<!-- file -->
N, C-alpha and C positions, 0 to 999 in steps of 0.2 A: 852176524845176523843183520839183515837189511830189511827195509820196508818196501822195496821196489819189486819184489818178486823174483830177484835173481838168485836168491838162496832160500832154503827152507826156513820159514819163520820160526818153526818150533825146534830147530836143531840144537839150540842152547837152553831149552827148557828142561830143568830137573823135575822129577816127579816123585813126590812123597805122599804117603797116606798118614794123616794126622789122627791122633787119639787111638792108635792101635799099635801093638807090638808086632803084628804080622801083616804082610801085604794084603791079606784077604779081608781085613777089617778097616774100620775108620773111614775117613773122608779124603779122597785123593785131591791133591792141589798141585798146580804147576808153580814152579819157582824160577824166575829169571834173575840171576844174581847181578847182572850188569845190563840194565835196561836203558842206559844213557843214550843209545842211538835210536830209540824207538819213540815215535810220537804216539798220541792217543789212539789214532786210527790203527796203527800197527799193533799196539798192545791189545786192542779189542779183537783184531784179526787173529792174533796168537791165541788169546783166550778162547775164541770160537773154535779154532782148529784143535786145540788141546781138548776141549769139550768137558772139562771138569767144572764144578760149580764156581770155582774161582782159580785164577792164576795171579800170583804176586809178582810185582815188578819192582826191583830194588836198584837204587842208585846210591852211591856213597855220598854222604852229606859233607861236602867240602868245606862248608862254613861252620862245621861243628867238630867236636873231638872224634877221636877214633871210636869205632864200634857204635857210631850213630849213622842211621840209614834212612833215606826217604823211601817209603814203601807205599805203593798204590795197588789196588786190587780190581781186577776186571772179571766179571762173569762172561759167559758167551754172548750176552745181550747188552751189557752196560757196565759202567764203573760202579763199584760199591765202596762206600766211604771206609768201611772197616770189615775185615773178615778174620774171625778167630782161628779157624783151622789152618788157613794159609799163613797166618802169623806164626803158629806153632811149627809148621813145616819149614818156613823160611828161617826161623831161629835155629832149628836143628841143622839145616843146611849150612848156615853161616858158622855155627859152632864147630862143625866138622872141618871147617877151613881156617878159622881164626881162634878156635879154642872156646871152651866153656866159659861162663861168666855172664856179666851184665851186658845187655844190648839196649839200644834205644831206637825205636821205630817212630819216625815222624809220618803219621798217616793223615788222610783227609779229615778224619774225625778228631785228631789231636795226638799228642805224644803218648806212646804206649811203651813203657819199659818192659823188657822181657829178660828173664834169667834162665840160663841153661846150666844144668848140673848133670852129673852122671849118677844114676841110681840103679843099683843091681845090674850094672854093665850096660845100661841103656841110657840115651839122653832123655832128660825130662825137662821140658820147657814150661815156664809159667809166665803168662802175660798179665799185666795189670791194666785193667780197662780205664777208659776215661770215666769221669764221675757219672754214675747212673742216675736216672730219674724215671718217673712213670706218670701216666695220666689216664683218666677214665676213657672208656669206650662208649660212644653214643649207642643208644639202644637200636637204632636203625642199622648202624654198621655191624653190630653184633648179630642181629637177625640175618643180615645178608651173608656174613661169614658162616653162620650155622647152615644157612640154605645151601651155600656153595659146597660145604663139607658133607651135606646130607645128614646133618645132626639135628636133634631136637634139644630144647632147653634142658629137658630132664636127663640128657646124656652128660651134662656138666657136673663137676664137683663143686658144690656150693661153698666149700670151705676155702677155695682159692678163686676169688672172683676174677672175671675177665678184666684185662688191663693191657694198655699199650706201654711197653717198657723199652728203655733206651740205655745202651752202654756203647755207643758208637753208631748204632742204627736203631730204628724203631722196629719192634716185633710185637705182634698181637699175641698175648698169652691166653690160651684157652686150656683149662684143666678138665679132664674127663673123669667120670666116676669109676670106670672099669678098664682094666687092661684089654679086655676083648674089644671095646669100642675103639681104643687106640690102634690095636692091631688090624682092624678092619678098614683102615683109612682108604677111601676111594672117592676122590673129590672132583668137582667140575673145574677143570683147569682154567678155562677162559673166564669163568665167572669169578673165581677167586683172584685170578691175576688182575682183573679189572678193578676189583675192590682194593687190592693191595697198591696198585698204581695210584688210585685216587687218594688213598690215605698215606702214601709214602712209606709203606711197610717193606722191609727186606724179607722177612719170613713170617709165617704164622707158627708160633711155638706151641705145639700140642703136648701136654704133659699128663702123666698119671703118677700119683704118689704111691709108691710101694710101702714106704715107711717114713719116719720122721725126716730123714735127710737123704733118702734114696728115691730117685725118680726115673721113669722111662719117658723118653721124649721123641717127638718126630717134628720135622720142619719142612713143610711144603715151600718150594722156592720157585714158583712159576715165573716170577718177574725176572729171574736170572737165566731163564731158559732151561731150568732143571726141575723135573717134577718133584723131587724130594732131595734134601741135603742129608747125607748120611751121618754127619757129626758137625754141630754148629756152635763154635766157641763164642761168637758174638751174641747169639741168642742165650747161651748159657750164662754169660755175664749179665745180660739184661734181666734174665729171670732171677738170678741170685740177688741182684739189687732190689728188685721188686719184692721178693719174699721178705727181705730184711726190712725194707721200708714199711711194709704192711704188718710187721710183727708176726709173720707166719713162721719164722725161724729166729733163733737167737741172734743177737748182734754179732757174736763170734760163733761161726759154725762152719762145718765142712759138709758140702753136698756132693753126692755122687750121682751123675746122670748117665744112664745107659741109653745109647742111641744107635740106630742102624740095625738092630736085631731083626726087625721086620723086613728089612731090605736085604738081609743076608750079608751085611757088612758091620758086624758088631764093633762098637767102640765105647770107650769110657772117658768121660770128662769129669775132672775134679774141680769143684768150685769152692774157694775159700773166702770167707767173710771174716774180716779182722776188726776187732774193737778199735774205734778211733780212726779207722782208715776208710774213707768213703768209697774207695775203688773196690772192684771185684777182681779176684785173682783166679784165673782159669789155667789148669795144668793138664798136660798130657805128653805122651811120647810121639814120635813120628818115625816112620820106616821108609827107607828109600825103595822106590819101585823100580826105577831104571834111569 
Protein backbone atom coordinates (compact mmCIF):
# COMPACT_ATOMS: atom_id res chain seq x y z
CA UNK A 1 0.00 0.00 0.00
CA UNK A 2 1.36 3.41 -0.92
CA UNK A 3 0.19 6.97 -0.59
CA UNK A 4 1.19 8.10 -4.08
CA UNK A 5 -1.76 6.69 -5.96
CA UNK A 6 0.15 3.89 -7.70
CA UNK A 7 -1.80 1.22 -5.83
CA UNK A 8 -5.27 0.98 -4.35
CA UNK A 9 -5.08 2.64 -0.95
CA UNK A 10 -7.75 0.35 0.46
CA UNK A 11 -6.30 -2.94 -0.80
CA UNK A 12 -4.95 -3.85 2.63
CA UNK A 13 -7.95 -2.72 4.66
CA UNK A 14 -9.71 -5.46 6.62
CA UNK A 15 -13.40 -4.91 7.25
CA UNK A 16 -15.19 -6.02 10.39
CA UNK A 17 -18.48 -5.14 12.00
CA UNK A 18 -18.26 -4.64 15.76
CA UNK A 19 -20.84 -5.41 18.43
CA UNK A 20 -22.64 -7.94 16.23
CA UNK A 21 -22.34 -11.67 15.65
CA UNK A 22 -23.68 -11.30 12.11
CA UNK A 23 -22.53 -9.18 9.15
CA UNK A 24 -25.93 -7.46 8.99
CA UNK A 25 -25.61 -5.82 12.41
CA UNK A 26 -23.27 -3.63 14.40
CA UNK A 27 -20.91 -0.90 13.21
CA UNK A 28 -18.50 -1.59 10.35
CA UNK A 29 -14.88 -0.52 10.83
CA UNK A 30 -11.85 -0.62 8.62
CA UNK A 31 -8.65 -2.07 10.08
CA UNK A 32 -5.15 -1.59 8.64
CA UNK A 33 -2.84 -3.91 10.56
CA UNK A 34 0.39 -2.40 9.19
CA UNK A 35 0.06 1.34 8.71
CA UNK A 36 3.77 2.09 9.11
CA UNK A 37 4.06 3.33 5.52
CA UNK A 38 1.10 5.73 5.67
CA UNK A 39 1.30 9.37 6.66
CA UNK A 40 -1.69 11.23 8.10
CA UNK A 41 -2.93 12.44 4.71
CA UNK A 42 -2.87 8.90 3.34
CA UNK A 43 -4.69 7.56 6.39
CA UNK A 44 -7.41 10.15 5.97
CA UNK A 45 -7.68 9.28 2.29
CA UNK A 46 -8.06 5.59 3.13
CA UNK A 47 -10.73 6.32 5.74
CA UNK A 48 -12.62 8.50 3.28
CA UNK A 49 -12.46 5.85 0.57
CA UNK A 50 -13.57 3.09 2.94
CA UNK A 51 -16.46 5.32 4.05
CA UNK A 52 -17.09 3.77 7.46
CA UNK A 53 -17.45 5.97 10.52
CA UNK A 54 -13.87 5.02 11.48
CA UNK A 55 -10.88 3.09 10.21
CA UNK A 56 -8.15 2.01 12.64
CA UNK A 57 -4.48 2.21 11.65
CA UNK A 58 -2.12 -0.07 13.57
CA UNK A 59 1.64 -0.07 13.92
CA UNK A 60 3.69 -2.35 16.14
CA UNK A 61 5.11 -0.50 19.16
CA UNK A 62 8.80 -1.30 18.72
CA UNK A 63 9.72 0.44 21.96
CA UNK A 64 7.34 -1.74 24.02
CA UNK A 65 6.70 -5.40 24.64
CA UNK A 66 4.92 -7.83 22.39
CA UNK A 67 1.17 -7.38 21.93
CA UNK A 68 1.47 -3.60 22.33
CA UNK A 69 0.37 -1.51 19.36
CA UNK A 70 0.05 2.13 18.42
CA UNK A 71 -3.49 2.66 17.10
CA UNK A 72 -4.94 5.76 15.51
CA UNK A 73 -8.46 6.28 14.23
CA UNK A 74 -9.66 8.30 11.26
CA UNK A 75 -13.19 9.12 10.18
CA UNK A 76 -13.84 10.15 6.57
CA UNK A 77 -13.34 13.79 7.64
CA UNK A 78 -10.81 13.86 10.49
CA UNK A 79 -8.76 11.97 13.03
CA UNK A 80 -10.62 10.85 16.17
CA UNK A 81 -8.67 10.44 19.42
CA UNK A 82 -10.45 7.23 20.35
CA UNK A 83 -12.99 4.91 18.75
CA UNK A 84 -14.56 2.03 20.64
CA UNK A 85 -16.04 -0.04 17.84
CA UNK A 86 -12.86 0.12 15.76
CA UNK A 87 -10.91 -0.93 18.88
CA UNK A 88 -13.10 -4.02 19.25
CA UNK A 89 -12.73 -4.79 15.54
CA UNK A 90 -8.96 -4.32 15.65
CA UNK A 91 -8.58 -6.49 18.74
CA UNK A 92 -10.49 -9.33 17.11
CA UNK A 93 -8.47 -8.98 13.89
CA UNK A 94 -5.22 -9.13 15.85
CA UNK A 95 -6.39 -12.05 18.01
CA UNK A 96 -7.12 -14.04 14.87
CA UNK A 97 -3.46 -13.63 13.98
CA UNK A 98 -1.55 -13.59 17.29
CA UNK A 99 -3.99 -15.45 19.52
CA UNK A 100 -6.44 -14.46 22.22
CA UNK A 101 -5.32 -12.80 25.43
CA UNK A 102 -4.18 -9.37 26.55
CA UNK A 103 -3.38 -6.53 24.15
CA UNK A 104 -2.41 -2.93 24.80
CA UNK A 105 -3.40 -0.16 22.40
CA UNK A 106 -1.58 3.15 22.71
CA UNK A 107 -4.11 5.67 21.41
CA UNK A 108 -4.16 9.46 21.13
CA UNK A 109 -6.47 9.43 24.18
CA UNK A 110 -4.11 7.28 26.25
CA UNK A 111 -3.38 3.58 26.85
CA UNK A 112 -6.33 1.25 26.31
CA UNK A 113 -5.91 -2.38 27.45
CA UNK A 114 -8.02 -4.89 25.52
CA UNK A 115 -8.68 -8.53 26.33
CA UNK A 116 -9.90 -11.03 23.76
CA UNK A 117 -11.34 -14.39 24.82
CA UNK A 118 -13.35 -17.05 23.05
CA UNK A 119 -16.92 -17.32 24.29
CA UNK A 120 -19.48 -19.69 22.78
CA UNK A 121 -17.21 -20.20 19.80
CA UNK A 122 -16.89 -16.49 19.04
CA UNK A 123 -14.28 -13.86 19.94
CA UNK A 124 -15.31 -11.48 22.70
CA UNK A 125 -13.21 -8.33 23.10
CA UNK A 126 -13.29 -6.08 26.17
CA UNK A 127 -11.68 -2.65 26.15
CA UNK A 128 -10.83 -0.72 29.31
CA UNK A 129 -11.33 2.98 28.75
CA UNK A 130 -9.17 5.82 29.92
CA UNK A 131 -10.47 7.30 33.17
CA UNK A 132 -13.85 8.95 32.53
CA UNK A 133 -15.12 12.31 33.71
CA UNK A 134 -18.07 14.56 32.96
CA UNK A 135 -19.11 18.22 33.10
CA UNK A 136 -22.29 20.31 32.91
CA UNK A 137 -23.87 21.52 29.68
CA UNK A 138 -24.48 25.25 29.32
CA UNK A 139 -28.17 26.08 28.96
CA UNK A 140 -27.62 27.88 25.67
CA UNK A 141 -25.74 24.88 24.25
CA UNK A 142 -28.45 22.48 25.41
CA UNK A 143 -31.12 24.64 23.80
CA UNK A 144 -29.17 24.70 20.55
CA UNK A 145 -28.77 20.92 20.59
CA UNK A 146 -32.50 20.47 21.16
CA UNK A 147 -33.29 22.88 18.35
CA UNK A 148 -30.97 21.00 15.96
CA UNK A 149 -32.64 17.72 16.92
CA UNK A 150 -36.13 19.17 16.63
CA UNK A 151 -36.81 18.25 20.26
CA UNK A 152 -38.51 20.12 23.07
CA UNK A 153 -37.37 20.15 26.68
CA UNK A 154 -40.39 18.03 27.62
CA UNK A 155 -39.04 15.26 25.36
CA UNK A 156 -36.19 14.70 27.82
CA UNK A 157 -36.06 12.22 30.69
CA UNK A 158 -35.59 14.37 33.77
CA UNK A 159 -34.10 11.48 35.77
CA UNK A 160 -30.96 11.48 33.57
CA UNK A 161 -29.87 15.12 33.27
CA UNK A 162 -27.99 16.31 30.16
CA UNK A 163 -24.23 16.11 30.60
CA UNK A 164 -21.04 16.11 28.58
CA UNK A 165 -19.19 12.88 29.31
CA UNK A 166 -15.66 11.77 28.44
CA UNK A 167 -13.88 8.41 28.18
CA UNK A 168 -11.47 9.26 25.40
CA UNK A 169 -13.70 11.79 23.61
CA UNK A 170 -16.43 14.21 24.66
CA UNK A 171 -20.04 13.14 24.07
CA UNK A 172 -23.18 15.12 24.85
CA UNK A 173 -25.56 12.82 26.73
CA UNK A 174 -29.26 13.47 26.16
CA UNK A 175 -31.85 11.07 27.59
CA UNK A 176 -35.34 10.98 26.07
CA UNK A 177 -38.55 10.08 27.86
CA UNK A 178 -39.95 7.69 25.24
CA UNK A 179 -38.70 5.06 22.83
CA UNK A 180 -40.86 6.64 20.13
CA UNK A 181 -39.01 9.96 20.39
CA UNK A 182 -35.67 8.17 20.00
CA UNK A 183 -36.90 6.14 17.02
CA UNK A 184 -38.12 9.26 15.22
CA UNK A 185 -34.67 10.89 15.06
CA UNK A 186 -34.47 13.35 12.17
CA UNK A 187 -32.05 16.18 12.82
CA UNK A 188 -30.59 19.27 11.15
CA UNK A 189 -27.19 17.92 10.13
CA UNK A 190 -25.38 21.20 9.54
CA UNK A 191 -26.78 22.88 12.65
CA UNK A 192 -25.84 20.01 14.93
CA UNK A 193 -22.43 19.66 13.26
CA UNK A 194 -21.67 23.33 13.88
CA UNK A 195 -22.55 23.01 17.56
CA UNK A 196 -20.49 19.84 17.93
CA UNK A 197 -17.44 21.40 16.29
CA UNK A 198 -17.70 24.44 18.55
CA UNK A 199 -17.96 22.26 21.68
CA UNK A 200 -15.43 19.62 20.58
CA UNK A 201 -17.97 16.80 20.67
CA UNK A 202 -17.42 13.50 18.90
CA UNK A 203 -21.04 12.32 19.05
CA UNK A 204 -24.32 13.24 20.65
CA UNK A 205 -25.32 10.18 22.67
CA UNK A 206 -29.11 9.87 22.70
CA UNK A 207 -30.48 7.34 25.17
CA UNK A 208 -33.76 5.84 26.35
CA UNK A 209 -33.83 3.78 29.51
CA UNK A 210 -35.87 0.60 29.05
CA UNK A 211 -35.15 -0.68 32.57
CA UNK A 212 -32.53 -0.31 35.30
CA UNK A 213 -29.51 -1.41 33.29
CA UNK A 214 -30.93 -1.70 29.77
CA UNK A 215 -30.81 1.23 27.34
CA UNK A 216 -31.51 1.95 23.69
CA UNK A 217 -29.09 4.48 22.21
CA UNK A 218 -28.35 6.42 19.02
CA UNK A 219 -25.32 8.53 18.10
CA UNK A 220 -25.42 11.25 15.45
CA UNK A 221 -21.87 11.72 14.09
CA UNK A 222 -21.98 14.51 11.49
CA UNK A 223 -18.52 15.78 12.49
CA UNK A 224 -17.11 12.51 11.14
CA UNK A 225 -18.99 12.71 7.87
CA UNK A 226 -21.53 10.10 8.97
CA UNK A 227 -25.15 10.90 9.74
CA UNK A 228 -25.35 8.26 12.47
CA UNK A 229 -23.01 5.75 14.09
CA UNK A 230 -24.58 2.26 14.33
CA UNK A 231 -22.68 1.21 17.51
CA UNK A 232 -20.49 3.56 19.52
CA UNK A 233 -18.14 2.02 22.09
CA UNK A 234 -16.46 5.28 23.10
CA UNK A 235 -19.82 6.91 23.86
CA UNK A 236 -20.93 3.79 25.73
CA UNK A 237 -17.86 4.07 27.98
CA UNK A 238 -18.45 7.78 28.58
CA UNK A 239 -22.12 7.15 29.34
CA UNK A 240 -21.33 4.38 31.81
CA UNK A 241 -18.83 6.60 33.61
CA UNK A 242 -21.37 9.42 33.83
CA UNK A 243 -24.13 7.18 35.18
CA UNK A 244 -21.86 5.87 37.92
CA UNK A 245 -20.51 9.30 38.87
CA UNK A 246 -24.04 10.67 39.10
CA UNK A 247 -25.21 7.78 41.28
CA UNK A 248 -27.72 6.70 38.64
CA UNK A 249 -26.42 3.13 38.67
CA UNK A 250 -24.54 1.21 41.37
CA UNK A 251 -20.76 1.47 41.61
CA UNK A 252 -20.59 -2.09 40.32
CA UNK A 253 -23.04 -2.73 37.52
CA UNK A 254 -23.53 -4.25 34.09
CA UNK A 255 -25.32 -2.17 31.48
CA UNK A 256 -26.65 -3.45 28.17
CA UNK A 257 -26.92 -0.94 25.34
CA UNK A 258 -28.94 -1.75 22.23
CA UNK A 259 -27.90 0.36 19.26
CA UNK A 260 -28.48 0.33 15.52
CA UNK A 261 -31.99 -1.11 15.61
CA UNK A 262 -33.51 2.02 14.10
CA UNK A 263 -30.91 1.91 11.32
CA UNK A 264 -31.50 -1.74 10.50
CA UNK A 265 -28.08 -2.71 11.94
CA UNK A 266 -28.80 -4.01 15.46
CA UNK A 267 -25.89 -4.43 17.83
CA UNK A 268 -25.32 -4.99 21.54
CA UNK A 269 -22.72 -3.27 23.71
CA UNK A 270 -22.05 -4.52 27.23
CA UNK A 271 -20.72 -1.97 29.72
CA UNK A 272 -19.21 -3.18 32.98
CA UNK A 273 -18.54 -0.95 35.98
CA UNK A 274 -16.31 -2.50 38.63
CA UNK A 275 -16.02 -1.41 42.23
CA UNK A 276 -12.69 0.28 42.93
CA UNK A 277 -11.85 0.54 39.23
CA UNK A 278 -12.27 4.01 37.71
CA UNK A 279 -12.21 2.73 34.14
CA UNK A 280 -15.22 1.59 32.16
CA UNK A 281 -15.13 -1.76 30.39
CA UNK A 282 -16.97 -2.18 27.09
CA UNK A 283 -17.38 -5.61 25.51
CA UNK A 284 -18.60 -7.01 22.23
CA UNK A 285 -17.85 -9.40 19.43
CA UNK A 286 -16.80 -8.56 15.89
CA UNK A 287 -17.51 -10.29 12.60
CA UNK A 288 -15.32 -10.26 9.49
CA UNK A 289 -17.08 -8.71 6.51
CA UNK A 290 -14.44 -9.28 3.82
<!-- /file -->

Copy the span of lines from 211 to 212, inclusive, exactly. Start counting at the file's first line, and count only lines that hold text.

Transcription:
CA UNK A 208 -33.76 5.84 26.35
CA UNK A 209 -33.83 3.78 29.51